1. Islas Cuevas

Chapter I


Darkness reigned over the ocean. Storm clouds threatened dangerously on the horizon. Lightning flashed, revealing an armada of Spanish ships wandering slowly southwest across the sea. And with it the shadows of three dark spirits, that appeared like horsemen, racing along the sky. One went to the north east – toward Spain. The other went west towards the New World. And the last disappeared into darkness.
The night subsided and the sun slowly began to rise up over the ocean. Another Spirit appeared with the light. His eyes moved across the semi darkness of the sea. To the sandy bottom below and over sunken galleon ships destroyed by fierce winds and crushing waves. As the morning sunlight filtered through the deep water, shining its glory therein, his eyes wandered far across the blue sea. They moved along with the trade winds to the white sands of an island called Islas Cuevas. Past the quivering palm leaves and jungle fronds, and onto a thatched hut, where a lad of sixteen rested within. This young man’s name was Christopher.
When Christopher realized the Spirit of Light had rested upon him – he felt a warm glow in his heart like that of no other and then woke up. The sun had risen and Christopher with it. His heart was beating fast. He had felt the presence of something so beautiful, so pure, so loving. But could not explain it. Now the promise of a new day met him. He looked out his windows at the warm sunlight on the jungle trees and wondered again about what he had dreamed. The singing of birds gladdened his heart and soon his mother served him fresh eggs, a slice of bread and homemade jam and a bit of fish left over from last nights dinner. He then scooped water from the bucket to wash his face as he prepared to go help father out in the field.
Now Christopher was not exceptionally clever or brilliant but he was happy and unusually motivated. He was thin but not overly so and wore brown cotton trousers. His mother had not cut his hair since he was young. Christopher’s dark brown hair was tied together to keep it out of his face – for it was quite long. Long hair tied wit h a string or bow was in fashion for men back then and this was quite how he liked it.
The year was 1664.The age of Buccaneers and pirates. The year when Henry Morgan the buccaneer had burned the Spanish city of Cartagena down to the ground. The Caribbean was called the New World back then. And though much was the same, it was also a very different place from what we know today.
Christopher had heard all the stories: Rumors of sea serpents, sunken ships and places in the world where waves were as high as trees. Even though when crossing the Atlantic with his family, he had never seen anything like that. Sailors spoke often of huge thirty foot waves that washed from sea to sea amidst raging hurricane winds at the bottom of the world. He had also heard of how Magellan had dared to venture there. And then how the English Sir Francis Drake had followed Magellan’s footsteps past the Caribbean and then further south past the furious storm ridden Cape Horn. His father had explained to him how Drake had gone around the Pacific side of the New World to sneak up unawares on the uncontested Spanish dominion. How he had started the spark of anger between England and the Huge Spanish Empire by taking the ‘Immaculate Conception,’ a large Spanish galleon laden with tons of gold and jewels. The stories excited him and he could not get enough.
 So later Christopher’s father had also told him how Henry Morgan the buccaneer had later attacked, killed and pillaged every major city on the Spanish Main. Only recently had he escaped a huge ambush at Gibraltar cutting the Spanish off amidst a ship with masts and sails blazing with fire.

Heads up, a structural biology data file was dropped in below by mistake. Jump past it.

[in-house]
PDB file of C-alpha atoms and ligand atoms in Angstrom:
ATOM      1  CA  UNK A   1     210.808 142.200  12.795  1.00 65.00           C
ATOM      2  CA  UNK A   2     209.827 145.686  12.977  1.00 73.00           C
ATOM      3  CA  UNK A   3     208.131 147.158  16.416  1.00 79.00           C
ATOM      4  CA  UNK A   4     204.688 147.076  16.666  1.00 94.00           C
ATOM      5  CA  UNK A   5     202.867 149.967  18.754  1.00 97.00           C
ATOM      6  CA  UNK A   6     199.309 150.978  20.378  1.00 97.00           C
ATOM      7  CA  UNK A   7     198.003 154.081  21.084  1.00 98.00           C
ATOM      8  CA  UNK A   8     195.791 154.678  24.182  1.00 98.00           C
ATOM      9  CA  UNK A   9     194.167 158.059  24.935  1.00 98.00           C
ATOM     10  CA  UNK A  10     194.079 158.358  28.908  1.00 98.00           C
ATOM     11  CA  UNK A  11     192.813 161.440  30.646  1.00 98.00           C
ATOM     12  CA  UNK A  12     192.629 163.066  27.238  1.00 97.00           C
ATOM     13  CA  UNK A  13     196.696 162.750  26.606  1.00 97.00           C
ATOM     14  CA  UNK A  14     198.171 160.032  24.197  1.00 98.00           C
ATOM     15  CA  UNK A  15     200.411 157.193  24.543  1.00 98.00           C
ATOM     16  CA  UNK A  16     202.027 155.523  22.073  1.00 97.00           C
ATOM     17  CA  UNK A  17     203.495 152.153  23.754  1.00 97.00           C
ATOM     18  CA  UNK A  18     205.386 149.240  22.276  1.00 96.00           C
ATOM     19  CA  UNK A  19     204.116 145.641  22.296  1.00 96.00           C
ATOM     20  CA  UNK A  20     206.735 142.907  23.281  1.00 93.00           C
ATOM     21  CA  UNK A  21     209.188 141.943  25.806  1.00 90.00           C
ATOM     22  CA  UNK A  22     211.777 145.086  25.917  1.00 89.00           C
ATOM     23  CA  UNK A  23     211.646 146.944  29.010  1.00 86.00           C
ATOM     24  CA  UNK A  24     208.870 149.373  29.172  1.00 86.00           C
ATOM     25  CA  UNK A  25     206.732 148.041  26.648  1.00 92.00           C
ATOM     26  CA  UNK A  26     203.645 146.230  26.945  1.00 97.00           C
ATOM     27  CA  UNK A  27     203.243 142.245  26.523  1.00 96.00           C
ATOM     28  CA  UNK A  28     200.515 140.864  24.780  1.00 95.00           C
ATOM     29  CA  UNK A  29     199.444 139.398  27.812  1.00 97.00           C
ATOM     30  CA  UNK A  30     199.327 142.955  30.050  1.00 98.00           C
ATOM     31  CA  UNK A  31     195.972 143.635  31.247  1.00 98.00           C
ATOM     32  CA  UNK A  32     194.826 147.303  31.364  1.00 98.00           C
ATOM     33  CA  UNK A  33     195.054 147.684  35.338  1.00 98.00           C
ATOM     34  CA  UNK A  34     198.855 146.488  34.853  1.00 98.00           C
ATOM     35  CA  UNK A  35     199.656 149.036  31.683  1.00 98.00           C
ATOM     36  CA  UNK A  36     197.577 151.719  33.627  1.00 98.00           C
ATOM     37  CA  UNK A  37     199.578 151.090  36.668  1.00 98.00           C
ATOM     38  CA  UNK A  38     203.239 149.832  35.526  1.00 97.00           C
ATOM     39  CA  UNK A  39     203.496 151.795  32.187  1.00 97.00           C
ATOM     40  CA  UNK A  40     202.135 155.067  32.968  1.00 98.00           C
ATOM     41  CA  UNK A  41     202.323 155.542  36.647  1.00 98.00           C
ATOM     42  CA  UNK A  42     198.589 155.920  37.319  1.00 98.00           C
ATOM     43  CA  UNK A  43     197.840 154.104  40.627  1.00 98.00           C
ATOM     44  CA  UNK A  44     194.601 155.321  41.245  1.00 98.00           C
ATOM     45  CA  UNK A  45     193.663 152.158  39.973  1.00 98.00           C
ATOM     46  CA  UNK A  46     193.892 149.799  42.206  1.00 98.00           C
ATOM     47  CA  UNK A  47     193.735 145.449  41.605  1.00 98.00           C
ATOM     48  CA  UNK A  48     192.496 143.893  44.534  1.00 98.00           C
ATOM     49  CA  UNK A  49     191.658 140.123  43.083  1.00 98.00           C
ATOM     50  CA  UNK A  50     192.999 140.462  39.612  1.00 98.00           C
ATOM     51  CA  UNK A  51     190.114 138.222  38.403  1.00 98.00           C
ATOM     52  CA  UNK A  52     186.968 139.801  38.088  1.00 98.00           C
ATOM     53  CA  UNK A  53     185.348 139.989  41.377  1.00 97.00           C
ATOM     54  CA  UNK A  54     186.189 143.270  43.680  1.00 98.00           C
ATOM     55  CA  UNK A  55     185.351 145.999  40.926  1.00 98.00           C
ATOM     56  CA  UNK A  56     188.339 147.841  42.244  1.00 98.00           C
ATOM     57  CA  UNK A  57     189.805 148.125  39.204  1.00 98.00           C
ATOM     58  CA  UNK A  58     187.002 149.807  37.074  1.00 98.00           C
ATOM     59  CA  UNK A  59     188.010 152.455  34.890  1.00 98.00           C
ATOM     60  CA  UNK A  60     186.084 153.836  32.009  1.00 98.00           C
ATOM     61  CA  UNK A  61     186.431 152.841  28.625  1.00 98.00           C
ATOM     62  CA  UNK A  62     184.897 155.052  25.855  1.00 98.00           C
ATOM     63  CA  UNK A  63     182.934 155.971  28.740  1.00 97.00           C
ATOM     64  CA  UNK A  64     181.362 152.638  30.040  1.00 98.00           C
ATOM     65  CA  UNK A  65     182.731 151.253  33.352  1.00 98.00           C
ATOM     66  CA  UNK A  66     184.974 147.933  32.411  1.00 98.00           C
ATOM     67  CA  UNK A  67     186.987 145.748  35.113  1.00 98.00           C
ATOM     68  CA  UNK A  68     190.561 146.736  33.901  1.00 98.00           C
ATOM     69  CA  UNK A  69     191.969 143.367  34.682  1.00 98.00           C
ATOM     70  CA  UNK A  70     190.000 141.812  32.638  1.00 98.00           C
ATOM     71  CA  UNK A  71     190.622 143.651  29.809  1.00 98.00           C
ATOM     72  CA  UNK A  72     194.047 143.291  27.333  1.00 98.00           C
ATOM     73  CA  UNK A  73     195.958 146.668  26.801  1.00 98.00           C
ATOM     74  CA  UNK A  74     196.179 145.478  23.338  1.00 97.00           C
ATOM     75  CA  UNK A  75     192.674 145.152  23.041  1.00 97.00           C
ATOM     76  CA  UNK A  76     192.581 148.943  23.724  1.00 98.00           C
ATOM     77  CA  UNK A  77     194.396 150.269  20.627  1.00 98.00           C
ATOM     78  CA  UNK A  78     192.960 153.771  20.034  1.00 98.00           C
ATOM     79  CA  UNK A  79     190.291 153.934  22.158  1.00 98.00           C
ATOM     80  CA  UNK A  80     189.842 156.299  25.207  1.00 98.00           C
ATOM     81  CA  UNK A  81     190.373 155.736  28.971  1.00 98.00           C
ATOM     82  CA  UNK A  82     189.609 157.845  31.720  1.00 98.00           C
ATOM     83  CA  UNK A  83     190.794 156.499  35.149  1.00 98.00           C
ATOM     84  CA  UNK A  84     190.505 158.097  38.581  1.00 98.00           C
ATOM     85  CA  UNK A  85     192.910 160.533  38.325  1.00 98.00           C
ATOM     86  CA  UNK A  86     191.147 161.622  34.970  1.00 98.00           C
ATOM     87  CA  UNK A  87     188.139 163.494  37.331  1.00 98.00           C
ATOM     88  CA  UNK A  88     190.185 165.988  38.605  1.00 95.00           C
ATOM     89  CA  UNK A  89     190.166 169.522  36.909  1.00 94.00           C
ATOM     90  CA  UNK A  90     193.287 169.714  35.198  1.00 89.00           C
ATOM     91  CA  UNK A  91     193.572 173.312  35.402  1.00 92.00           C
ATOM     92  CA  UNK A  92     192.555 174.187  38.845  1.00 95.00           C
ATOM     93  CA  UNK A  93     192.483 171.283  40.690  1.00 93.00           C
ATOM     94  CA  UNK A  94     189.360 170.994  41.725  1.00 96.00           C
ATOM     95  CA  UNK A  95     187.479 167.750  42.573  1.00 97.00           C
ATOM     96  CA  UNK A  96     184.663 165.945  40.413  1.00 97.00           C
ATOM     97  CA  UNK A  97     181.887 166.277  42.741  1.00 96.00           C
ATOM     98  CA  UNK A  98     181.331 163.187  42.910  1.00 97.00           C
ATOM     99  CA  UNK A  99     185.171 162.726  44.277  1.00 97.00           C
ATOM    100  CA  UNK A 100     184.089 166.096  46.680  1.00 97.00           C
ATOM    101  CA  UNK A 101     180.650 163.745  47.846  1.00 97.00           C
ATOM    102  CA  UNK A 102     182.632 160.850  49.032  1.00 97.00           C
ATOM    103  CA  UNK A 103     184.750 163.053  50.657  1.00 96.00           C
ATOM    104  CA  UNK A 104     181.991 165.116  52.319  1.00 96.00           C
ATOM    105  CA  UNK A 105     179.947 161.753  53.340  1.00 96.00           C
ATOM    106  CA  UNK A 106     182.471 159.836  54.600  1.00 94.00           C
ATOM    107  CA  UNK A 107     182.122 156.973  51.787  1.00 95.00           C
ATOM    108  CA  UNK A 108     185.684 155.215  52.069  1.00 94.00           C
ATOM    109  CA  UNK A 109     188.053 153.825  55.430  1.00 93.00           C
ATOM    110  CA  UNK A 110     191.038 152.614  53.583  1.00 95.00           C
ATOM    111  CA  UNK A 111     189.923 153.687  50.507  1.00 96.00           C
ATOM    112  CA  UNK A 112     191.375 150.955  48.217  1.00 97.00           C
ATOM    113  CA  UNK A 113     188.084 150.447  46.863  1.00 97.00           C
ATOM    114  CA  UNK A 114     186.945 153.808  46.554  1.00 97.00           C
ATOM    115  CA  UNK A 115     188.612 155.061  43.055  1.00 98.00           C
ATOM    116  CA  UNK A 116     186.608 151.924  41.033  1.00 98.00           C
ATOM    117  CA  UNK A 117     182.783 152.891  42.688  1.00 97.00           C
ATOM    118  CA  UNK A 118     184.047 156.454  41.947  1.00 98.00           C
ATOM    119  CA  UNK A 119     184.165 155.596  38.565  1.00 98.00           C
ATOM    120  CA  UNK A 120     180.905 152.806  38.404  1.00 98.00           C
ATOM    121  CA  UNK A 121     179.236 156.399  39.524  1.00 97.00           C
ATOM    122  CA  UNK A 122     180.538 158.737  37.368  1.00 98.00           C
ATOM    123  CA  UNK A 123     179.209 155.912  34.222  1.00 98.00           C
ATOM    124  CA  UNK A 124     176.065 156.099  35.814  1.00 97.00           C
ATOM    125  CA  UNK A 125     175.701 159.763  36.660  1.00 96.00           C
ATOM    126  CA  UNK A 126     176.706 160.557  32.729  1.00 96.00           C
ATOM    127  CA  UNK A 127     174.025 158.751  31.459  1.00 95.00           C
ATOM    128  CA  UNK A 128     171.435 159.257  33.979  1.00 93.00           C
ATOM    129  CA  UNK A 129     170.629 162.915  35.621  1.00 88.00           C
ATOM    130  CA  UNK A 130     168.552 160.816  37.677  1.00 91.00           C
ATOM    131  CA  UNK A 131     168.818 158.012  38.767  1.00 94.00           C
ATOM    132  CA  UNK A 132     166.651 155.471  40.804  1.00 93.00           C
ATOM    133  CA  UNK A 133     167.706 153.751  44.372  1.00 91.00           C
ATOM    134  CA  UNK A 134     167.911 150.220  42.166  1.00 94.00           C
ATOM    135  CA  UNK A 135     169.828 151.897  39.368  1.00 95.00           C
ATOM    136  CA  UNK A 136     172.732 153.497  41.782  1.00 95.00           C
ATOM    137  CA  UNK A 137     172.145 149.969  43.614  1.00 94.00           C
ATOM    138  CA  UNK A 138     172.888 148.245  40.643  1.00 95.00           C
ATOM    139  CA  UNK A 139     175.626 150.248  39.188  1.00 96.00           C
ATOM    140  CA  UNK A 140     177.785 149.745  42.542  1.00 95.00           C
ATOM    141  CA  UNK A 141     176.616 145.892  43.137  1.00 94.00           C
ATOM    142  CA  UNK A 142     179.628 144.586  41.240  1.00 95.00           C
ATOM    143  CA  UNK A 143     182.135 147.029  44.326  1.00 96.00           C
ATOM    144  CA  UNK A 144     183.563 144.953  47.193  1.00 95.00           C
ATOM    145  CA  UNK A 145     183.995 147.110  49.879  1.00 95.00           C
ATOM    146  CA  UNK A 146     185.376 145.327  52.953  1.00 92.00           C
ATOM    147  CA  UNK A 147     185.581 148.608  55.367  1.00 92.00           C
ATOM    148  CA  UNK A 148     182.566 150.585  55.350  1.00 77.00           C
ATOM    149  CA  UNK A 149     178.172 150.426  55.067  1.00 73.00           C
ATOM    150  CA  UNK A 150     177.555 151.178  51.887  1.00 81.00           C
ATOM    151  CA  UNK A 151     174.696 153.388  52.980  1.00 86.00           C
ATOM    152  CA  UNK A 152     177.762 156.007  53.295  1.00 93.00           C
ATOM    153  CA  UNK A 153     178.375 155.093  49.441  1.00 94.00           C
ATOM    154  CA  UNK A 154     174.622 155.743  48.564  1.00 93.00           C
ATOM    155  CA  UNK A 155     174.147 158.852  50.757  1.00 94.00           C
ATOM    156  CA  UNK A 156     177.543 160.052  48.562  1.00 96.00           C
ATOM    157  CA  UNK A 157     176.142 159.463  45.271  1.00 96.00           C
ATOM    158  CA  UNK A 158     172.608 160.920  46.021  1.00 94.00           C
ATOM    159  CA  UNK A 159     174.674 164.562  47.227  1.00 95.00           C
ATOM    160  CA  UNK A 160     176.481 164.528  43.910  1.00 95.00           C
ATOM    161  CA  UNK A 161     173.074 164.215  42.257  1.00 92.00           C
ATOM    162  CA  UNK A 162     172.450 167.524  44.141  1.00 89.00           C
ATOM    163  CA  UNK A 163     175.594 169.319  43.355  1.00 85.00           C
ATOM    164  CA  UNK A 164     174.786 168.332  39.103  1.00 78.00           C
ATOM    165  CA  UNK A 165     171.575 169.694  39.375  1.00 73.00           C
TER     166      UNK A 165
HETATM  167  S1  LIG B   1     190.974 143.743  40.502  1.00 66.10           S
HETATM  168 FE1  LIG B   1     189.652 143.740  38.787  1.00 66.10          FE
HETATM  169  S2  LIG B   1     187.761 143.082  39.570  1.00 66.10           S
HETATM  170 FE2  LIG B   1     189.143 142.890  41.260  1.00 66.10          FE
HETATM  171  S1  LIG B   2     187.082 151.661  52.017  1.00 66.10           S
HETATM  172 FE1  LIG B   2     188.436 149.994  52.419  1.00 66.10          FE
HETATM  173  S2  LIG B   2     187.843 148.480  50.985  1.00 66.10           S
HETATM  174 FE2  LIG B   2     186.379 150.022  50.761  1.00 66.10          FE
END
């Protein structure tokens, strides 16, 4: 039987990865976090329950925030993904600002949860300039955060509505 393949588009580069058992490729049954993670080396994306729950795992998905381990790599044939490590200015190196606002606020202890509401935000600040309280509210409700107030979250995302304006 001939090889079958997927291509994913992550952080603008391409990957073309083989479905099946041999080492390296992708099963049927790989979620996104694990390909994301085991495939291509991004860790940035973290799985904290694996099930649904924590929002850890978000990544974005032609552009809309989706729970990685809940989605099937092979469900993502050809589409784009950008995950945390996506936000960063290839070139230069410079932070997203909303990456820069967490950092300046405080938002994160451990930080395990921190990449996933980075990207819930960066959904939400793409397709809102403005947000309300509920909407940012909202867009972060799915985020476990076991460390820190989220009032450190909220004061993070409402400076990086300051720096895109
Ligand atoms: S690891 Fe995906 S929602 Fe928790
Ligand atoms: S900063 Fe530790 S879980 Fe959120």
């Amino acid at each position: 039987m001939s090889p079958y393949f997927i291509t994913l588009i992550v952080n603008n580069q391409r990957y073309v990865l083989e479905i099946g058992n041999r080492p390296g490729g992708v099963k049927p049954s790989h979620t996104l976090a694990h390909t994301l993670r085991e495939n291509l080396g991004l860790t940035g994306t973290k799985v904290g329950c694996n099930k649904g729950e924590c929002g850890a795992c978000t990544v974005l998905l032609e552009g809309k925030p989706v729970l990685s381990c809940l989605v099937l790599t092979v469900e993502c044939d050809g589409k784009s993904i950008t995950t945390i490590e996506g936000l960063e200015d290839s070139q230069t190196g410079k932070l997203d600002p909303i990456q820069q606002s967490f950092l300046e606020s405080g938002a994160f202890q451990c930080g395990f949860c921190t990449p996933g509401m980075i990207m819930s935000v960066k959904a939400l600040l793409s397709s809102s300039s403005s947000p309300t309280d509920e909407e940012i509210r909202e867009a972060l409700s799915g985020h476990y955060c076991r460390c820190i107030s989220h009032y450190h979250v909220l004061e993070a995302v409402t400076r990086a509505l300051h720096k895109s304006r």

And so it was in the fury of these times that our story begins. Black clouds were already gathering in the northern Caribbean sky. The rainy season was approaching. Yet on the Island of Islas Cuevas, the clouds had not yet marred the beautiful day. The storm remained very far off, it’s black darkness just a threatening menace. The white sands of the island and shimmering blue and green water still sparkled in the hot noon day sun. Nearby palms and jungle fronds quivered gently in the steady breeze from the Atlantic trade winds.
Surely it felt as though the far off thunder, that poised itself threateningly on the outer edges of the horizon, was a warning of the wrath upon them. The sky too was also scarred by the hideous black smoke of a nearby village up in flames.
Just ten minutes down the beach from the little town was Christophers family’s sugar cane farm. It was a crudely made home of logs and thatch with a barn or shed looking structure on the side and fences made of long branches to keep in the cow and the chickens. Between the village and the house were fields where sugar cane grew naturally.
Christopher was working as usual out in the sugar cane fields helping his father cut the stalks. They had already filled the cart half way when mother called from their crudely built barn:
“Richard!” She yelled.
“We’re about finished here today son.” Father said to Christopher as he picked up another pile of cut stalks and added them to the growing number on the wooden cart. “Go and see what your mother needs.” Father was a practical man, tall with curly blonde hair. His face, rugged, with years of hard work and sacrifice etched upon it. At once Christopher picked up his pile, added them to the cart and then ran off to see what mother needed.
Christopher’s mother Marie-Beth was originally from Calais (a French city near the sea) before she had been smuggled to England many years earlier. You see, she and her family had been threatened and attacked for being Protestant Christians. And so they struggled to be free from France and came to England. And it was there that she and Christophers father met and were married. When the chance arrived, the new family left for the alluring promises of the Caribbean.
Marie-Beth was a sweet and quiet person generally but sometimes became cross as the malaria she had caught in the New World often effected her mood and her health. Sometimes she would have headache’s but when it got worse she would start sweating or break out in chills and high fever. Father was often concerned for her when this happened. But today, thankfully, she was felling well.